Apparently, there’s the economy — and then the fashion economy.
Overall, the U.S. economy is not just strong, but surprisingly strong, with the Commerce Department reporting Thursday that third-quarter GDP grew by 4.9 percent from the second quarter, at a seasonally adjusted annual rate.
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That was well above the 3.8 percent gain economists projected, according to FactSet.
The performance was powered by consumers, who pushed personal consumption expenditures up by 4 percent.
But the outward strength was belied by several factors — all key to the fashion economy.
For one, the personal consumption expenditure price index — which tracks the price of both goods and services — was up 2.9 percent. That has inflation accounting for a majority of the overall spending gains.
And while people are spending more, they’re spending much of it in areas outside of fashion.
“The increase in consumer spending reflected increases in both services and goods,” said the official GDP report. “Within services, the leading contributors were housing and utilities, health care, financial services and insurance, and food services and accommodations. Within goods, the leading contributors to the increase were other nondurable goods — led by prescription drugs — as well as recreational goods and vehicles.”
Apparel and footwear did its part — contributing 0.12 percentage point to the overall 4.9 percent gain in GDP — but other categories are clearly taking precedence, by need or desire.
This has been apparent for some time in company reports.
Mass merchants like Walmart Inc. have been talking about how consumers have pulled back from discretionary purchases like apparel for more than a year.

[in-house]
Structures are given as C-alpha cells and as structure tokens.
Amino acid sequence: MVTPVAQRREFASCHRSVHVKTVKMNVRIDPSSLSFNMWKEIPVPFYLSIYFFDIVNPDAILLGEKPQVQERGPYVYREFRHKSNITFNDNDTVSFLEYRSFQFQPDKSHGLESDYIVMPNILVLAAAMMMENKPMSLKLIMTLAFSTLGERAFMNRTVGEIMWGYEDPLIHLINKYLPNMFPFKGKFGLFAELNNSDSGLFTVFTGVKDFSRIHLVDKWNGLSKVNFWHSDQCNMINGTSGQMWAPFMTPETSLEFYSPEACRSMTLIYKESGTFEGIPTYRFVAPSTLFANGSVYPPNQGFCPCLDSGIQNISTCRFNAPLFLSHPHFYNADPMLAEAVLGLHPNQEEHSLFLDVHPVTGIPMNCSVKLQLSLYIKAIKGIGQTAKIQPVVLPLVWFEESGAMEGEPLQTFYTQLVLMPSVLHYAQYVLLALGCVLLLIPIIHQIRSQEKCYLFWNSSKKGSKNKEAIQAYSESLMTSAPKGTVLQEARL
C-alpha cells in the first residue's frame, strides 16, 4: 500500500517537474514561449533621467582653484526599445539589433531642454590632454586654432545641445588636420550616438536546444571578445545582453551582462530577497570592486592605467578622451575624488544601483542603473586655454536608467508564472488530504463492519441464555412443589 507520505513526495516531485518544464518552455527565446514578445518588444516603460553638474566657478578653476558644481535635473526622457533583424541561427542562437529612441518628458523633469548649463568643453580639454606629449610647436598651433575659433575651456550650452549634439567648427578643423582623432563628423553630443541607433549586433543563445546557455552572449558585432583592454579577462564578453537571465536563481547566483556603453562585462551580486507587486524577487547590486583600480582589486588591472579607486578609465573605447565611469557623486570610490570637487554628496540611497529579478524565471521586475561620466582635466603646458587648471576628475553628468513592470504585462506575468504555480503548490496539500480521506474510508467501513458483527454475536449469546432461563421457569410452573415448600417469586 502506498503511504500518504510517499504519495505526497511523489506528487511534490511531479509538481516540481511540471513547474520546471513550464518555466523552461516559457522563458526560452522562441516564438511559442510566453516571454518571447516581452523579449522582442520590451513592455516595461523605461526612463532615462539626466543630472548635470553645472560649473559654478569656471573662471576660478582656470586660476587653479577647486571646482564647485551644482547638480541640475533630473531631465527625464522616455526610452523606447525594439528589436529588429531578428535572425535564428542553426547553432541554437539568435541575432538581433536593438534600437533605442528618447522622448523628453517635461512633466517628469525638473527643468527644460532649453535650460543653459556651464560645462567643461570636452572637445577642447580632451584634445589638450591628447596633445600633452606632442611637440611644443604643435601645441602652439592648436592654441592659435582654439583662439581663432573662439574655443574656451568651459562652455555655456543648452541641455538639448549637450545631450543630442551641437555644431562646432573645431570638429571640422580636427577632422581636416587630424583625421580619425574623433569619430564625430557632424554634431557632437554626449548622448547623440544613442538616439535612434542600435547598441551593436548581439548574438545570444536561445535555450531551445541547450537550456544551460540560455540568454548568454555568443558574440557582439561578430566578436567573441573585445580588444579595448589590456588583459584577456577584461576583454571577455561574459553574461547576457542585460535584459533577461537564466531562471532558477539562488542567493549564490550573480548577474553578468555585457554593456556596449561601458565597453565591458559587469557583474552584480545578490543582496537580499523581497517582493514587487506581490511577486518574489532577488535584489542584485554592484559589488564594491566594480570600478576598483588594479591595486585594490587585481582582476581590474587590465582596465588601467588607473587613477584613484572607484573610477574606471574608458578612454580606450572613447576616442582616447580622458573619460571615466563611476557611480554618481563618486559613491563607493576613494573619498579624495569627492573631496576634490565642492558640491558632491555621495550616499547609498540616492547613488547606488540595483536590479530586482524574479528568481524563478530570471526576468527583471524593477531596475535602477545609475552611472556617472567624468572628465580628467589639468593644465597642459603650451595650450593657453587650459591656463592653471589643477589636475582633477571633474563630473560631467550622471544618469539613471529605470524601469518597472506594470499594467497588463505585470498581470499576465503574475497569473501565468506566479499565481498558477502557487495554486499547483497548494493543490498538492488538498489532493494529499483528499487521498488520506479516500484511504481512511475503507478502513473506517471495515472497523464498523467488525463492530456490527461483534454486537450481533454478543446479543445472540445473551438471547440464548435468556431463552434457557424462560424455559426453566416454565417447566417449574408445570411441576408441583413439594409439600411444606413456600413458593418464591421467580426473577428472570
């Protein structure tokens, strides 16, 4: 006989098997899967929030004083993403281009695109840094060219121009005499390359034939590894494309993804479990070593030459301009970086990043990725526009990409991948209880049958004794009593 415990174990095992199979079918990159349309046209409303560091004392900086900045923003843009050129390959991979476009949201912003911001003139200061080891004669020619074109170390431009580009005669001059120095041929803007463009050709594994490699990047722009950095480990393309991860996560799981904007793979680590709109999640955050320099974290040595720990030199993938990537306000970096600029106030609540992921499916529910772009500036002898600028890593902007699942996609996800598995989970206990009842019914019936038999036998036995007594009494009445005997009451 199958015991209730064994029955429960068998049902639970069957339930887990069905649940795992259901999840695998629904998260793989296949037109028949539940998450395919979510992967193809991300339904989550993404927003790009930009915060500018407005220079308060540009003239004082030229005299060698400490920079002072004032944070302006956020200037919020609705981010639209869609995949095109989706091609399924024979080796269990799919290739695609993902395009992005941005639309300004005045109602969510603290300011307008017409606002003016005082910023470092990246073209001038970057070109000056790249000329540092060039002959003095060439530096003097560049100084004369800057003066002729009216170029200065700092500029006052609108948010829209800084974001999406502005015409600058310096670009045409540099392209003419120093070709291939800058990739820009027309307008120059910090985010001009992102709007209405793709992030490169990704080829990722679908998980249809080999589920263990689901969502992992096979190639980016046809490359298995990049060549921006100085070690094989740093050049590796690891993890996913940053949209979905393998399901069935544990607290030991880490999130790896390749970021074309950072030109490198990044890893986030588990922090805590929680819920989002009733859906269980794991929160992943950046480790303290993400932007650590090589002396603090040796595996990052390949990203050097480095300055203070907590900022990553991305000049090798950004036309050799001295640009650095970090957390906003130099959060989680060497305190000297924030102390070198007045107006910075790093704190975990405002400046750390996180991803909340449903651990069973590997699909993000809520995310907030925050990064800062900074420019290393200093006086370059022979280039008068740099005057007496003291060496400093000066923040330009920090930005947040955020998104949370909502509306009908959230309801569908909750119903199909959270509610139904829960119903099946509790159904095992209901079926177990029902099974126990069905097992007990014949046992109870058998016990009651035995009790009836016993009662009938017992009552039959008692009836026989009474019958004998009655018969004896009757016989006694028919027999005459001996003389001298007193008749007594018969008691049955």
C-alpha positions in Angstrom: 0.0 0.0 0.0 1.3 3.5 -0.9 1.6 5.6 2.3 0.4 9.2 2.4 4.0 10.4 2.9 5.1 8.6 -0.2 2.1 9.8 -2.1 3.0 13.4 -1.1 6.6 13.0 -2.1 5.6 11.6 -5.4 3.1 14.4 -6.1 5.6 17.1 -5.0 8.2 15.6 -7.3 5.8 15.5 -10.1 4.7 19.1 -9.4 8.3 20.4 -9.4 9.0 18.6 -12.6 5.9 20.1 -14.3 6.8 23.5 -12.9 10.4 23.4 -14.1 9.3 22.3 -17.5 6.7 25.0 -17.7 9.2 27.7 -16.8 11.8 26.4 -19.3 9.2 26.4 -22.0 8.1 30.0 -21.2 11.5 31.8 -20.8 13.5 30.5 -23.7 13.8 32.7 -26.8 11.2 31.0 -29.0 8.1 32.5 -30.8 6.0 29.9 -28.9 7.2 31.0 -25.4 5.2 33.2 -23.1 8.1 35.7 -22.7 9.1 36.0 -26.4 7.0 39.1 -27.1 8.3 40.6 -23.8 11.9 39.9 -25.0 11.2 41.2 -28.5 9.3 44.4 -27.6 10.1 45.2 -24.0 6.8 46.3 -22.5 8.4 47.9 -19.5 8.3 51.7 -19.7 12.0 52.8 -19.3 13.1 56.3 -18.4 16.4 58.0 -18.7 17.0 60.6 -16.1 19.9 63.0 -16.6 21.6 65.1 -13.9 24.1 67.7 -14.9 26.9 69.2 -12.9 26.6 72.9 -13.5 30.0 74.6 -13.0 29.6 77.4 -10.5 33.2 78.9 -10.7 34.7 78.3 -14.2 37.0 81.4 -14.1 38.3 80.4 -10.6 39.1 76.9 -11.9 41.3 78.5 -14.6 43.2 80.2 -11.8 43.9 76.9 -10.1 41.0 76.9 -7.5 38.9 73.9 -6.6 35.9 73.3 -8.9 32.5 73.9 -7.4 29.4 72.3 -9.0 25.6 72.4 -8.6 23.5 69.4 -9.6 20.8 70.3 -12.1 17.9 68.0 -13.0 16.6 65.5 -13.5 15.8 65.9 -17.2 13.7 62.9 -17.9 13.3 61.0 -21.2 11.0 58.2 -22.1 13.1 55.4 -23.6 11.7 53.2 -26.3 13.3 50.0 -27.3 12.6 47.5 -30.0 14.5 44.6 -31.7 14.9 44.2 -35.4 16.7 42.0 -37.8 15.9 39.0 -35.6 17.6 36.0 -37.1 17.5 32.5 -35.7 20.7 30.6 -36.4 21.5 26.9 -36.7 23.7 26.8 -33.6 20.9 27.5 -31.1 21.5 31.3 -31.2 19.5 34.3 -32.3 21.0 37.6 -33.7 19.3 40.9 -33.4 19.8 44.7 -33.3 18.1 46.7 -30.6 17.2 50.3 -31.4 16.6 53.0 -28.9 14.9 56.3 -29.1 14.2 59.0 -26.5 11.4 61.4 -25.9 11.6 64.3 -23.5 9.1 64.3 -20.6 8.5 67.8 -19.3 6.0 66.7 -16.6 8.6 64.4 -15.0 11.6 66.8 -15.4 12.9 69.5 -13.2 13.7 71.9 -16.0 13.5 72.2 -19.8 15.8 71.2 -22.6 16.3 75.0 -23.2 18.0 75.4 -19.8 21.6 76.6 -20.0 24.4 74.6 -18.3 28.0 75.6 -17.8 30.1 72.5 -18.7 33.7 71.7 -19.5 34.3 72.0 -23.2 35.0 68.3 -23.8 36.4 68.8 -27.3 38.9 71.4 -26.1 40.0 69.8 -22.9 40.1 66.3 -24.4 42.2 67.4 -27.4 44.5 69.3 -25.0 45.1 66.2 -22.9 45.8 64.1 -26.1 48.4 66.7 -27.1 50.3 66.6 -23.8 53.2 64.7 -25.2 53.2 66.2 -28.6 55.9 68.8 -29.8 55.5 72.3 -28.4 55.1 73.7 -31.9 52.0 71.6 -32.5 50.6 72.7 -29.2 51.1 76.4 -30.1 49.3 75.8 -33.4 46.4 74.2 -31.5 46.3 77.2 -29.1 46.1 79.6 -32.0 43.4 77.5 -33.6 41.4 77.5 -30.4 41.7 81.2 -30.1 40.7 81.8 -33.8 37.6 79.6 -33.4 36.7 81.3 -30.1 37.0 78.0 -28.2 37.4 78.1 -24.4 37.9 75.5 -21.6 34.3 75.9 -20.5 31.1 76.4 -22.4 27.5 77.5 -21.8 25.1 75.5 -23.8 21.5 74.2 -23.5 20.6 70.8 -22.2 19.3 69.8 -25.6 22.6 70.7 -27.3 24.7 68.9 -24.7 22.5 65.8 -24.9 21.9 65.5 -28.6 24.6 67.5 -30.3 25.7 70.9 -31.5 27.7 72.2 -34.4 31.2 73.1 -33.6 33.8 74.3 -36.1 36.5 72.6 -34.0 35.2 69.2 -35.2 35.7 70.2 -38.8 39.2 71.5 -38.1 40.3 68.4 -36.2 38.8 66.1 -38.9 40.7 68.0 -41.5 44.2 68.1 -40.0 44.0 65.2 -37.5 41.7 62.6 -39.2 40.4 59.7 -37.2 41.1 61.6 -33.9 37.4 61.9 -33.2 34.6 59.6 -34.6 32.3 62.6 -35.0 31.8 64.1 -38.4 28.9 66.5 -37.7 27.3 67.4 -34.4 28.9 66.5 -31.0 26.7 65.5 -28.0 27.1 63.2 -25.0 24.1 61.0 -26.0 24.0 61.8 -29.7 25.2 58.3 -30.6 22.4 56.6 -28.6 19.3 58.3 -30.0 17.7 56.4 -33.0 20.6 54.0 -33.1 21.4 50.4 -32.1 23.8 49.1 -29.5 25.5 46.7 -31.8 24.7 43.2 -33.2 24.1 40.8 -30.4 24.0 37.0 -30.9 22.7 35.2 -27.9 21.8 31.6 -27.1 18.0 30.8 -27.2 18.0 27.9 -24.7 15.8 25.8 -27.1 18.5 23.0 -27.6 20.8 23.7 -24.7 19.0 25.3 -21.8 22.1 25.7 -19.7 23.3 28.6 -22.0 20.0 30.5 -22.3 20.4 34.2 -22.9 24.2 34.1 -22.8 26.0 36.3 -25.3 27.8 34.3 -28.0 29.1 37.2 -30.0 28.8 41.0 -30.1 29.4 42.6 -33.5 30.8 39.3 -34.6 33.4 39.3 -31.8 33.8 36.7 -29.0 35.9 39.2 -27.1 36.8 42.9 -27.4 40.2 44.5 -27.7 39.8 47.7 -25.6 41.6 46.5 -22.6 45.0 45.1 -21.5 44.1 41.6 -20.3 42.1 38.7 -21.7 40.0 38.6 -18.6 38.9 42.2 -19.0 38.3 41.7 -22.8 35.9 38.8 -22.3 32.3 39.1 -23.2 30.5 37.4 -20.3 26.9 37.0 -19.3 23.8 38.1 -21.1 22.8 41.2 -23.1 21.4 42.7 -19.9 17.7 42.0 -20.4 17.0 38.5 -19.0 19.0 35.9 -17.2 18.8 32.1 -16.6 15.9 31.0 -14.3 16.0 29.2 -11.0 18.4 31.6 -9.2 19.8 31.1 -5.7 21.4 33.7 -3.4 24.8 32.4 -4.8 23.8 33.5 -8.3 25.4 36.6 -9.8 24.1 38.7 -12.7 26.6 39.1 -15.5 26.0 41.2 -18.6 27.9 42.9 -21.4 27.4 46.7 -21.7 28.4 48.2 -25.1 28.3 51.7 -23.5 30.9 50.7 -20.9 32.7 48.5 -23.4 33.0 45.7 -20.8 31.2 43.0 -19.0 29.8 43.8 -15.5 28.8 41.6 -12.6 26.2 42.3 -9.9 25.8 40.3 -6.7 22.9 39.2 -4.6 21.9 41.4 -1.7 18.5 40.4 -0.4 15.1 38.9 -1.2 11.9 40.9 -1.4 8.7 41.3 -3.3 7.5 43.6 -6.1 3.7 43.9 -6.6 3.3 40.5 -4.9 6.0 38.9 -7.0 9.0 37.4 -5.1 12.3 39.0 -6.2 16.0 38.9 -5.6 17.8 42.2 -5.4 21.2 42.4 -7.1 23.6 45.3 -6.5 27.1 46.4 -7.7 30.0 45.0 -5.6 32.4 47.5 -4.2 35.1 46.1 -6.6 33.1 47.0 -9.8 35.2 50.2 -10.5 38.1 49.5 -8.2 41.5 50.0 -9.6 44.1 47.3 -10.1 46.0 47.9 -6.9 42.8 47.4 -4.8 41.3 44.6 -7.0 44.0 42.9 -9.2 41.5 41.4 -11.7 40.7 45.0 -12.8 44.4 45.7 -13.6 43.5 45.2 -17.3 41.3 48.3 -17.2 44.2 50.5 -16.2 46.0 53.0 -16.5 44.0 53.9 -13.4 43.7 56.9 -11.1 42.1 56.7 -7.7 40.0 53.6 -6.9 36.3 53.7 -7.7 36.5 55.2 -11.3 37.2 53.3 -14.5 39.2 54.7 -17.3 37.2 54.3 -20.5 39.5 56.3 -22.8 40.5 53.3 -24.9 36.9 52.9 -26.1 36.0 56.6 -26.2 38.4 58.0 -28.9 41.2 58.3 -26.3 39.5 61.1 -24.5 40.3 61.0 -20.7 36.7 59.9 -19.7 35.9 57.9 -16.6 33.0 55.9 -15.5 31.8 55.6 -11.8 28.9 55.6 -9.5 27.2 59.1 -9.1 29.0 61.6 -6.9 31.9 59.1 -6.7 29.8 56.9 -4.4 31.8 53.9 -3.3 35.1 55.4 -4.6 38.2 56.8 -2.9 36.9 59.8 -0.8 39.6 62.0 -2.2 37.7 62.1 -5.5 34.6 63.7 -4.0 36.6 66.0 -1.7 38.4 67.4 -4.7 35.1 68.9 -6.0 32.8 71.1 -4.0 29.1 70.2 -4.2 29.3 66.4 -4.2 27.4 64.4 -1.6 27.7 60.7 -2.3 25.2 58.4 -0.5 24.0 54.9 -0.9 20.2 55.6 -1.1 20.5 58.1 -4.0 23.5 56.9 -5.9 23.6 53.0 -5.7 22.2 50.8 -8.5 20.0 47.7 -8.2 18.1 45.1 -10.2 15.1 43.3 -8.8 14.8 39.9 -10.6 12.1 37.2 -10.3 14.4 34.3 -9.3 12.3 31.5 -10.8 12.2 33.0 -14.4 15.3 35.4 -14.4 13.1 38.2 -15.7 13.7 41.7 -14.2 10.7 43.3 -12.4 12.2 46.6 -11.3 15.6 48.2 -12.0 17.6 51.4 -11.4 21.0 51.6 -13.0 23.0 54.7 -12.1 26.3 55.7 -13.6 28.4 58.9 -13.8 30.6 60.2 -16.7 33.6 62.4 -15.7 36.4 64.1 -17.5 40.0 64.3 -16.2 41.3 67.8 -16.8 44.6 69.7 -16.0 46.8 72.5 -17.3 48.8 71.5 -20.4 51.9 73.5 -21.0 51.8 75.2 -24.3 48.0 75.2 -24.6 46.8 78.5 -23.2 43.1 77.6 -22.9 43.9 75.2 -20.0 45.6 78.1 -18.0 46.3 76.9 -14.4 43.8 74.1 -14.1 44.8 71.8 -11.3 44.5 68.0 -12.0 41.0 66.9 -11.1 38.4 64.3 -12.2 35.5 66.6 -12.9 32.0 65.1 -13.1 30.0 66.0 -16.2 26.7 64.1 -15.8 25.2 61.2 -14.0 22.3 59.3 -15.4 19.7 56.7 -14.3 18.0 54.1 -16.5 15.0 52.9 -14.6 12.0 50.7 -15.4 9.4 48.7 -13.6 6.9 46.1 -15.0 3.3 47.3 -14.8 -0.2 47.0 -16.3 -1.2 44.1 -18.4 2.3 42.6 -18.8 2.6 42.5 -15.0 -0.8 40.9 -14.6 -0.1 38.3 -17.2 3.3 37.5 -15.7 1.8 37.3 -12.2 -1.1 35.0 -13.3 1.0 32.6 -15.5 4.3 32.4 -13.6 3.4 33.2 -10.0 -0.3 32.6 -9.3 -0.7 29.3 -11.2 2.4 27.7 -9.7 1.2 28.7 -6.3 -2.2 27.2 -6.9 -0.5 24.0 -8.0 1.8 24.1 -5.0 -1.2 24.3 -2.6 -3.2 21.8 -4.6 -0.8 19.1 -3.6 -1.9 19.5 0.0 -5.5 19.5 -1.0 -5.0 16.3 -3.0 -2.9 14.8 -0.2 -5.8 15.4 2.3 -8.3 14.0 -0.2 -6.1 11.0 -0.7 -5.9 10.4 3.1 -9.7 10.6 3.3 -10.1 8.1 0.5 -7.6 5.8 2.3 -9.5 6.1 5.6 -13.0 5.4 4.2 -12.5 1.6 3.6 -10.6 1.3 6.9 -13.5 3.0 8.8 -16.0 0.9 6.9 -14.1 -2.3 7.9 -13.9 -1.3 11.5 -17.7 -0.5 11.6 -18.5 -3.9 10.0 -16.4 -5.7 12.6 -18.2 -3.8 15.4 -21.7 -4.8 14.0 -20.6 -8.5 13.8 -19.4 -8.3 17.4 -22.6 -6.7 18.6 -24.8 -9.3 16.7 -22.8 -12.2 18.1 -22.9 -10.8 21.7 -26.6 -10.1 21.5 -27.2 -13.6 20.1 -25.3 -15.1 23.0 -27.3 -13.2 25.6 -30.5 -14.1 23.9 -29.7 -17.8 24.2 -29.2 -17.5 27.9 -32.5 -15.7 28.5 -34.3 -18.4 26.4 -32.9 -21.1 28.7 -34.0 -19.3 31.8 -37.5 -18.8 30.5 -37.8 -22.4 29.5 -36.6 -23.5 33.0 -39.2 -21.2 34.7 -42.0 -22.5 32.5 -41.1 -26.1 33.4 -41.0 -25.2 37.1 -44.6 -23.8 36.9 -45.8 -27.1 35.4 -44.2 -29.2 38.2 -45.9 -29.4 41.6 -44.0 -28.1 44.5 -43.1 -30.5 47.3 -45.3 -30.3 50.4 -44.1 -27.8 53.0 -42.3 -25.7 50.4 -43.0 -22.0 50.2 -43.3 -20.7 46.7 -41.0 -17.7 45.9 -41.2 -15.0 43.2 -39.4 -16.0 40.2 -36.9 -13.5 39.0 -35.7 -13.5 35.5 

And that consumer caution has been moving up the price scale.
This week, Kering turned in a 13 percent drop in third-quarter sales as it pulled back in some facets of its business — particularly in the U.S.
“Against an adverse macro backdrop, retail trends were affected by weaker installed traffic together with a lower contribution from online,” said Jean-Marc Duplaix, deputy chief executive officer in charge of operations and finance, on a call with analysts. “Wholesale was down sharply, reflecting our increased control of our distribution as well as some cuts in orders. We remain fully dedicated to our strategy of further tightening distribution. It will yield long-term benefits for our houses even if it entailed some short-term pain, notably in the U.S.”
Luxury competitor LVMH Moët Hennessy Louis Vuitton has also reported pressure on the U.S. aspirational customer this year.
While not the pain of the recession that was forecast, some pain seems to be the order of the day.
Forecaster Craig Johnson, president of Customer Growth Partners, recently projected a 2.1 percent gain in U.S. holiday sales this year indicating that, excluding inflation, holiday spending actually will decline.
“After two years of warp-speed growth, consumer spending on goods is easing to near-normal historic rates — and then some,” said Johnson, predicting that the holiday season this year will be the slowest since 2012.
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